Sam Harris, the fact-value distinction, and the problem with a science of morality

A few years ago, Sam Harris published a book, 'The Moral Landscape', which argued that science could determine moral values.  To say that it received substantial criticism, from scientists, philosophers, and others, would be an understatement. Late last year, Harris issued a challenge for people to submit 1000 word essays challenging the thesis of his book.  He … Continue reading Sam Harris, the fact-value distinction, and the problem with a science of morality

Free will and the value of compatibilism

With the essays traded between Daniel Dennett and Sam Harris, free will is back in the web conversation.  I wasn't planning on making another free will post myself, having been mostly satisfied with my previous statement on it.  But I've had a few conversations lately, both here on the site and in some other mediums, that … Continue reading Free will and the value of compatibilism

The Marionette’s Lament : A Response to Daniel Dennett : : Sam Harris

Dear Dan— I’d like to begin by thanking you for taking the time to review Free Will at such length. Publicly engaging me on this topic is certainly preferable to grumbling in private. Your writing is admirably clear, as always, which worries me in this case, because we appear to disagree about a great many … Continue reading The Marionette’s Lament : A Response to Daniel Dennett : : Sam Harris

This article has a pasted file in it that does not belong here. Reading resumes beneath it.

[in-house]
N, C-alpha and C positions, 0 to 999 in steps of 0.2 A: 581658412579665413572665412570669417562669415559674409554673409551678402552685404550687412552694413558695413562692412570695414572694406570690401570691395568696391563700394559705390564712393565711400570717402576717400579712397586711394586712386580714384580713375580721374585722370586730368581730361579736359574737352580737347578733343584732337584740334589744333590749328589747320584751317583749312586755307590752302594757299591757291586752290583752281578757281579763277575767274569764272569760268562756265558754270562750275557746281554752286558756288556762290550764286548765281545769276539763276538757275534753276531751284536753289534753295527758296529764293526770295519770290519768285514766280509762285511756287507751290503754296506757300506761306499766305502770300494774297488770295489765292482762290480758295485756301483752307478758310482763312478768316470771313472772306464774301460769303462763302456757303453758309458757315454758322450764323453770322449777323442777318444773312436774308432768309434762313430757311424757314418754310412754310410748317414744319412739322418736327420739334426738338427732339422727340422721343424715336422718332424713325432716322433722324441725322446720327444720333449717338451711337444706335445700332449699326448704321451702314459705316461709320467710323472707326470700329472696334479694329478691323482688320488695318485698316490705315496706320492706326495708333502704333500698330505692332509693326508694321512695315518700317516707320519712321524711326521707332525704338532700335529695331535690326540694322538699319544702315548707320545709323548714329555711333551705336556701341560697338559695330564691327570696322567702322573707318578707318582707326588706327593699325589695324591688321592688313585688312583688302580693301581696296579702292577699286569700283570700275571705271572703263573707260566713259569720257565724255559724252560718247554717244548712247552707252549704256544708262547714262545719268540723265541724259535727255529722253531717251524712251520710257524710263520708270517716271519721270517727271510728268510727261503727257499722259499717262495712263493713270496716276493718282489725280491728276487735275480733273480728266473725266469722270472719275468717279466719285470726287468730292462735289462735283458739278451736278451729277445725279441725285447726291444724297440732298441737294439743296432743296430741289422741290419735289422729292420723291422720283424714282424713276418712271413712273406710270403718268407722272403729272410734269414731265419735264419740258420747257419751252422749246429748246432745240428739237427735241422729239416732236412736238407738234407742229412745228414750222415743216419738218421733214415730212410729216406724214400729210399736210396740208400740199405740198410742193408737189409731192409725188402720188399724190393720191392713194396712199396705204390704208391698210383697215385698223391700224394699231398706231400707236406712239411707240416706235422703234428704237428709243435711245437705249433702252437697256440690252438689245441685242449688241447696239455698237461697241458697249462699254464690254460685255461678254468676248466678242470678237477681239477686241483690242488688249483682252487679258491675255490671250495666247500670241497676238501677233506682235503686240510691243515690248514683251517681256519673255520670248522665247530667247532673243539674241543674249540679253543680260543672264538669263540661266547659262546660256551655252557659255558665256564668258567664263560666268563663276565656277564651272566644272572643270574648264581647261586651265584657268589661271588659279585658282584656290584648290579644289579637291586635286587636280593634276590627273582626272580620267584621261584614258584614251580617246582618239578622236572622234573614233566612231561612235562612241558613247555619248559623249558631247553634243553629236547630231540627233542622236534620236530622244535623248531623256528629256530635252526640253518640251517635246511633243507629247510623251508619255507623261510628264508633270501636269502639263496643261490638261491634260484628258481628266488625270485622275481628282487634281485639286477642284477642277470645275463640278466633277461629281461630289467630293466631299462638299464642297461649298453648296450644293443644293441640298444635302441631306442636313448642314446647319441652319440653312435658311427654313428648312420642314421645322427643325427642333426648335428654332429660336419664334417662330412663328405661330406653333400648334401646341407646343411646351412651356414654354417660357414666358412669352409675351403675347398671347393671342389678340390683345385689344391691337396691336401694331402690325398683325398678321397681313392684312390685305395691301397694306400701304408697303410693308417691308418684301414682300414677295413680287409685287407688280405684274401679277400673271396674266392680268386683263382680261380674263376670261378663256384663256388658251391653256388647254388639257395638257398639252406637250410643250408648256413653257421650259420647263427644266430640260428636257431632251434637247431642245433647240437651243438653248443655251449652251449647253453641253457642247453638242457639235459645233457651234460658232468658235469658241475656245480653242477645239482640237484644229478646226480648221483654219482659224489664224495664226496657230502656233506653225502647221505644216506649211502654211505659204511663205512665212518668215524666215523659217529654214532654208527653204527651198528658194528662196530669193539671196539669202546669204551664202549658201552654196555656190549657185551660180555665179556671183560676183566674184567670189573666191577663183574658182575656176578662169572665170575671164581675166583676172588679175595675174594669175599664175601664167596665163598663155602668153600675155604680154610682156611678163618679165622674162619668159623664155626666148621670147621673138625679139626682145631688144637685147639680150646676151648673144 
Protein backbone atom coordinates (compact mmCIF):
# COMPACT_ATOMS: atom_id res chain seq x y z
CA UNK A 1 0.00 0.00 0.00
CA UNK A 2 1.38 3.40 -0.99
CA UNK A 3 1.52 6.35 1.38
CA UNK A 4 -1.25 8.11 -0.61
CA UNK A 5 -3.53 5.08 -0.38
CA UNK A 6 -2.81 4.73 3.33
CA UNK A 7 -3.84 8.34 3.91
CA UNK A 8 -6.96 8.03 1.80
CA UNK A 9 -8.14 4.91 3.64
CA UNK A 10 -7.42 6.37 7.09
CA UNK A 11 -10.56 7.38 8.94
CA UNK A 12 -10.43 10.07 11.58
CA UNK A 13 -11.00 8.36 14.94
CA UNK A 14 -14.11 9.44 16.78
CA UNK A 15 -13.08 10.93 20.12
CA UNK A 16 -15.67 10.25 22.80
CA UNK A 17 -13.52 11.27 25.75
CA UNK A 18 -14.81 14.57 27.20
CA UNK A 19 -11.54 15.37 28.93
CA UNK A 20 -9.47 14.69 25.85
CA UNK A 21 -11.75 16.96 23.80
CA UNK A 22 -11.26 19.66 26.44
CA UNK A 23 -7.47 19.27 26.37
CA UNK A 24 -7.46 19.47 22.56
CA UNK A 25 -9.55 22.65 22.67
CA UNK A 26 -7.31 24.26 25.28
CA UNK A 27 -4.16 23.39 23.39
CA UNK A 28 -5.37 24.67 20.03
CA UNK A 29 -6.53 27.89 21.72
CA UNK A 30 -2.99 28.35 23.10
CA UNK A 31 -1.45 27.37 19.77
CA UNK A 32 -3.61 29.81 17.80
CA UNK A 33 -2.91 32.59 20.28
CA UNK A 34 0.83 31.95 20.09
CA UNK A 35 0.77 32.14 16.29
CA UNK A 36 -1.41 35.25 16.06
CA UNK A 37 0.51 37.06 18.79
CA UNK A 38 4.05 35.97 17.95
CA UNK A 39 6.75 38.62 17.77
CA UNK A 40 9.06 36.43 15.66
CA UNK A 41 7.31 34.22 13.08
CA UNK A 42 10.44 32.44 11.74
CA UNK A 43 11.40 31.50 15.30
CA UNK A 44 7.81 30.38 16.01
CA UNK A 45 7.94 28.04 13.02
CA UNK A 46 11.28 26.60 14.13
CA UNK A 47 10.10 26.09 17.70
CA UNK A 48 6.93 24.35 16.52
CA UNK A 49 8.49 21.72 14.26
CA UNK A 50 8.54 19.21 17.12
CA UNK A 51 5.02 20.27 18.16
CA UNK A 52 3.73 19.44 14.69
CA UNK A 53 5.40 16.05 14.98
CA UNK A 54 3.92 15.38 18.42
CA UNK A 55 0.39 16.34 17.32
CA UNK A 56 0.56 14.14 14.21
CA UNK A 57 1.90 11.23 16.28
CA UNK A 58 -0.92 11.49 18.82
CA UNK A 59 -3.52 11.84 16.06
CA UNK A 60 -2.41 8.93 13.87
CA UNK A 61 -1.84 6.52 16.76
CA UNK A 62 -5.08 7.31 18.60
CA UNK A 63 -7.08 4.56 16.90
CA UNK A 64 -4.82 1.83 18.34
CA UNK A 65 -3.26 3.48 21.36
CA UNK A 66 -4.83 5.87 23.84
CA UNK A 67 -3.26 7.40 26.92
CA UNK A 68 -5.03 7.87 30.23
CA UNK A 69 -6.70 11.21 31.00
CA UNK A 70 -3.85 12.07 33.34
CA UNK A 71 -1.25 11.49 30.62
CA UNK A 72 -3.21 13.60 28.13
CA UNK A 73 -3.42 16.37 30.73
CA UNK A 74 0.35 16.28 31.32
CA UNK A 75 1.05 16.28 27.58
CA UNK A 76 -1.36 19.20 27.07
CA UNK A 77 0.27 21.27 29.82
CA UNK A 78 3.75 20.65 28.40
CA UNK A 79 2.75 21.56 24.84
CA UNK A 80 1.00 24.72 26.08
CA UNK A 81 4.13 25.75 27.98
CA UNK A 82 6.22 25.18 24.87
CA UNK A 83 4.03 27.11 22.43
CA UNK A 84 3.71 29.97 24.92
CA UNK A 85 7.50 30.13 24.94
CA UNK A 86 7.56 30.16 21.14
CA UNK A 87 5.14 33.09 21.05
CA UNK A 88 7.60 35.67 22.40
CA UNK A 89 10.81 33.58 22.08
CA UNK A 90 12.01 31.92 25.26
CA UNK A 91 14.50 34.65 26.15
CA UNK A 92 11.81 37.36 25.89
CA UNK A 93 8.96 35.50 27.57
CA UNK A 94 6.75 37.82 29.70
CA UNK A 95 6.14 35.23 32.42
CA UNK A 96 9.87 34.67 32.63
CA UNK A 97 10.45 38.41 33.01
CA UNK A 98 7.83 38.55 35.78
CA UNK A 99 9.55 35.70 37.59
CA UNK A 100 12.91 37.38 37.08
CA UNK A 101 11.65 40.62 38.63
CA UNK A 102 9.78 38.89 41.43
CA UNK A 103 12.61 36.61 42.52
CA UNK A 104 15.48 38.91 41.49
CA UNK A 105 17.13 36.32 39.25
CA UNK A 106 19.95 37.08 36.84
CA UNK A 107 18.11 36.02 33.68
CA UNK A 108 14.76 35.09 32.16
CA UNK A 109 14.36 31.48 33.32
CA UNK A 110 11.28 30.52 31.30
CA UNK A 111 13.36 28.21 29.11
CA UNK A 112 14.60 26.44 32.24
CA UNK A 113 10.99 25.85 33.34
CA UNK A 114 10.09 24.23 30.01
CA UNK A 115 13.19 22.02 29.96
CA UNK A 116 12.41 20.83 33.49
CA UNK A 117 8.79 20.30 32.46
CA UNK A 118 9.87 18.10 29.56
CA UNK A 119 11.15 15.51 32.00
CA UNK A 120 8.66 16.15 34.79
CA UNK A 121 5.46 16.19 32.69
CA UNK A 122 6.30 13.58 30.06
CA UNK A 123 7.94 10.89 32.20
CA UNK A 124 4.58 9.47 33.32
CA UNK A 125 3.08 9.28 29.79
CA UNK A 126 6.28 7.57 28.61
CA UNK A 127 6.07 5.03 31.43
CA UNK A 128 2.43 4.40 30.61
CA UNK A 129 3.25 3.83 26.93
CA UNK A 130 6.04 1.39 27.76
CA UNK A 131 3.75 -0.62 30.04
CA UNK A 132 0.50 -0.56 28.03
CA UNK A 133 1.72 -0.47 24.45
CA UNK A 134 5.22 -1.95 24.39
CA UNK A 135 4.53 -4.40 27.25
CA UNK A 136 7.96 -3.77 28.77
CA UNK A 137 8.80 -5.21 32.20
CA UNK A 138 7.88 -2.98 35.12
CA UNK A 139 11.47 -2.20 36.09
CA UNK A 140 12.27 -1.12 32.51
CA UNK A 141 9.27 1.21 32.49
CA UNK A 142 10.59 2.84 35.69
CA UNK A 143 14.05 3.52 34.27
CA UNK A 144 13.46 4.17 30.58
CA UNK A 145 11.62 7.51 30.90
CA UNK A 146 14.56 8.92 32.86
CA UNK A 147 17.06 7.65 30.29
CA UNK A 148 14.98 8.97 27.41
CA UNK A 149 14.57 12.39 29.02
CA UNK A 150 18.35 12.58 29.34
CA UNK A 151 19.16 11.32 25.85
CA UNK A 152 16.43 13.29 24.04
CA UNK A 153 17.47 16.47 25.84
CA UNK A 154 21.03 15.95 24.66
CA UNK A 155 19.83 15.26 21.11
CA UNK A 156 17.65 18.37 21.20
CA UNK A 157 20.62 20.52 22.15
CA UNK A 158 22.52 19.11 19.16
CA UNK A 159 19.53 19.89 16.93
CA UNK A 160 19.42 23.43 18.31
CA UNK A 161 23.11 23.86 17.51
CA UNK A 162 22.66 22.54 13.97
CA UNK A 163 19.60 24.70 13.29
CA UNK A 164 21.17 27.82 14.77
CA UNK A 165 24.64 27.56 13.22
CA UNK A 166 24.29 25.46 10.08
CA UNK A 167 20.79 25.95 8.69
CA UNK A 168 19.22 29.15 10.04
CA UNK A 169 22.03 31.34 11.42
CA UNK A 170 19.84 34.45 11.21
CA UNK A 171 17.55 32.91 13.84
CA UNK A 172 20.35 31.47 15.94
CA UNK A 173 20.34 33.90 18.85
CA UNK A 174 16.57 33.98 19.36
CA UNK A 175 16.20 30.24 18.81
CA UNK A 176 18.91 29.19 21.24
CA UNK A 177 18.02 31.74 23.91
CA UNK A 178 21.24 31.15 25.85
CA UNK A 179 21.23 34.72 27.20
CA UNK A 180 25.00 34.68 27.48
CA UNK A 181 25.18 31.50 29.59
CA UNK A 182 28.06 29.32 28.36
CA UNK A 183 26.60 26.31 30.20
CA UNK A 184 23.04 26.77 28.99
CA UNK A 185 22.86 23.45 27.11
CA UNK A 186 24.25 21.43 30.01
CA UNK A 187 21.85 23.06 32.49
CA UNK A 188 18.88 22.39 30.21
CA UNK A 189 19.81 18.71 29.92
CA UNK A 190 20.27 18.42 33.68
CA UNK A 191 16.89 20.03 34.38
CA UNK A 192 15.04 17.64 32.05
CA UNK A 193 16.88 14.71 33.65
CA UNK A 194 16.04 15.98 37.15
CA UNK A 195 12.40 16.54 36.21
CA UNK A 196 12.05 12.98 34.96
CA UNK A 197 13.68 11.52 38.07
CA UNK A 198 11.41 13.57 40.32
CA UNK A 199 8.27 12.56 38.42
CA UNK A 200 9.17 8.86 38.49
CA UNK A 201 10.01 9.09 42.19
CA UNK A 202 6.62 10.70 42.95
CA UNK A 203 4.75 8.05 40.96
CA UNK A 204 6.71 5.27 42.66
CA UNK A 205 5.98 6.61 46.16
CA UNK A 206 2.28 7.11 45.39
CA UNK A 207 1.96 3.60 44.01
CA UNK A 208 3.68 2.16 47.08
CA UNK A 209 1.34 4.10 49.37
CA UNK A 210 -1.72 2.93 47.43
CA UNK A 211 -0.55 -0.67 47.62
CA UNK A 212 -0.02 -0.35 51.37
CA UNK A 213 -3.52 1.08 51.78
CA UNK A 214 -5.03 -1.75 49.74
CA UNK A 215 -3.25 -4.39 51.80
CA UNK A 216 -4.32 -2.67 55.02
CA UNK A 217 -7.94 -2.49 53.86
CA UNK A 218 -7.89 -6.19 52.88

Why I think Sam Harris is wrong about morality | The Righteous Mind

Several commenters  have said I should not just critique the excessive certainty of the New Atheists. I should respond directly to Sam Harris’s Moral Landscape Challenge. I should say why I think the argument he makes about a science of morality are wrong. (Harris argues that what is right and wrong can be determined scientifically, … Continue reading Why I think Sam Harris is wrong about morality | The Righteous Mind

This View of Life: Why Sam Harris is Unlikely to Change his Mind

The New Atheist Sam Harris recently offered to pay $10,000 to anyone who can disprove his arguments about morality. Jonathan Haidt analyzes the nature of reasoning, and the ease with which reason becomes a servant of the passions. He bets $10,000 that Harris will not change his mind. via This View of Life: Why Sam … Continue reading This View of Life: Why Sam Harris is Unlikely to Change his Mind